“After summer we’re going to experiment with being open 24 hours, at the students’ request,” Letschert says. Haarbeck and Gretscher are immediately enthusiastic. “In Germany you can study till 3 am and then the library opens again at 6.30”, says Haarbeck. Gretscher: “If it stays open longer the crowds should thin out.” That said, he never went to the UL in vain; there was always a spot available. As for the famous ‘German run’: “That’s a thing of the past”, according to Haarbeck.

Dutch

The pasta with salmon is delicious, the rector says. Then, to the reporter: “Did you write that down?” The conversation turns to the topic of internationalisation and the summary proceedings brought against UM due to the large number of English-language programmes on offer. The students are not in the least concerned. The language this evening is English, and Letschert asks the two Germans at the table, “Did you learn Dutch?” Haarbeck understands it, but regrets not taking any of the free courses on offer at the Language Centre. “My boyfriend did, and he now speaks Dutch fluently.” Gretscher plans to learn it. “It’s not that hard for a German. And it’d be strange if I had to say to an employer that I don’t speak Dutch after having lived here for three years. Besides, I enjoy learning an extra language.”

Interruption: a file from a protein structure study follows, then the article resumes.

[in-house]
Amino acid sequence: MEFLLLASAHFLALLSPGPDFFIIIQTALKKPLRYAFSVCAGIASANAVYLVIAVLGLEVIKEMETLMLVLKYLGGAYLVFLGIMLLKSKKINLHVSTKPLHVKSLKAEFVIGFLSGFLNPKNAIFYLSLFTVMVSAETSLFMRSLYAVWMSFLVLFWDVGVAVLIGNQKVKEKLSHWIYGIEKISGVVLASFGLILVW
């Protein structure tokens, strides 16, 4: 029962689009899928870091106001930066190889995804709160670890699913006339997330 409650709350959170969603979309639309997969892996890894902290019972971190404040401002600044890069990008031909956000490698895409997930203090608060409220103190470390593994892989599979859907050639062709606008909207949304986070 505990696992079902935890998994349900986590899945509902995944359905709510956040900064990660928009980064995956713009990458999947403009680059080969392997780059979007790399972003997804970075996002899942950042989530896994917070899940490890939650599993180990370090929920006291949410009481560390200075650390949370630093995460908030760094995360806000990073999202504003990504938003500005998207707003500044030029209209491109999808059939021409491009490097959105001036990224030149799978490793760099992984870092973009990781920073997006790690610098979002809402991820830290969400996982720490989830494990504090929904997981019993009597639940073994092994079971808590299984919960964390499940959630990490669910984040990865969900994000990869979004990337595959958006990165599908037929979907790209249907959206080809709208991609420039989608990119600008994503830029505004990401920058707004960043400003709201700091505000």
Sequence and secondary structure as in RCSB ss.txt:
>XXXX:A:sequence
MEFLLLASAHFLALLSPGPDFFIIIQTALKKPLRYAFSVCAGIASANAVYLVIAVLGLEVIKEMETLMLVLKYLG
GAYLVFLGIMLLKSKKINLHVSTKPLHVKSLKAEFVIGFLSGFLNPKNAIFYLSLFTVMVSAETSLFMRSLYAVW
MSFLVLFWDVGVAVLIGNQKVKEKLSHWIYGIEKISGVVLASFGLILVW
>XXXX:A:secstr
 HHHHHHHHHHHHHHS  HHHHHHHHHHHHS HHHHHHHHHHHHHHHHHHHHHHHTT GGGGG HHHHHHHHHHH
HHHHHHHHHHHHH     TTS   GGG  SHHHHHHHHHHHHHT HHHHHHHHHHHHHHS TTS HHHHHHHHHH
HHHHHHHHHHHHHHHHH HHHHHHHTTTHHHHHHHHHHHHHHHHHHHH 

How did you enjoy the last two years, Bakker asks the rector. “Can you make a mark, really bring about change?” It’s early days yet, she responds. “Ask me again in two years and I’ll take stock. If enough change has come about, I’ll want a second term. But I’m impatient, I always want things to go faster than they do.” Gretscher learnt a wise lesson during his studies: “It’s about micro speed and macro patience. You have to have patience; macro goals take time.”

Only woman

Last question from the students: What’s it like to be the youngest and the only woman on the Executive Board? “I work well with my two colleagues”, Letschert says. “That’s important. You have to like each other in one way or another. After all, I see them more than I see my husband Rob. We don’t always agree, definitely not, but we’re honest and open. I wouldn’t be able to do the work if the atmosphere wasn’t good.”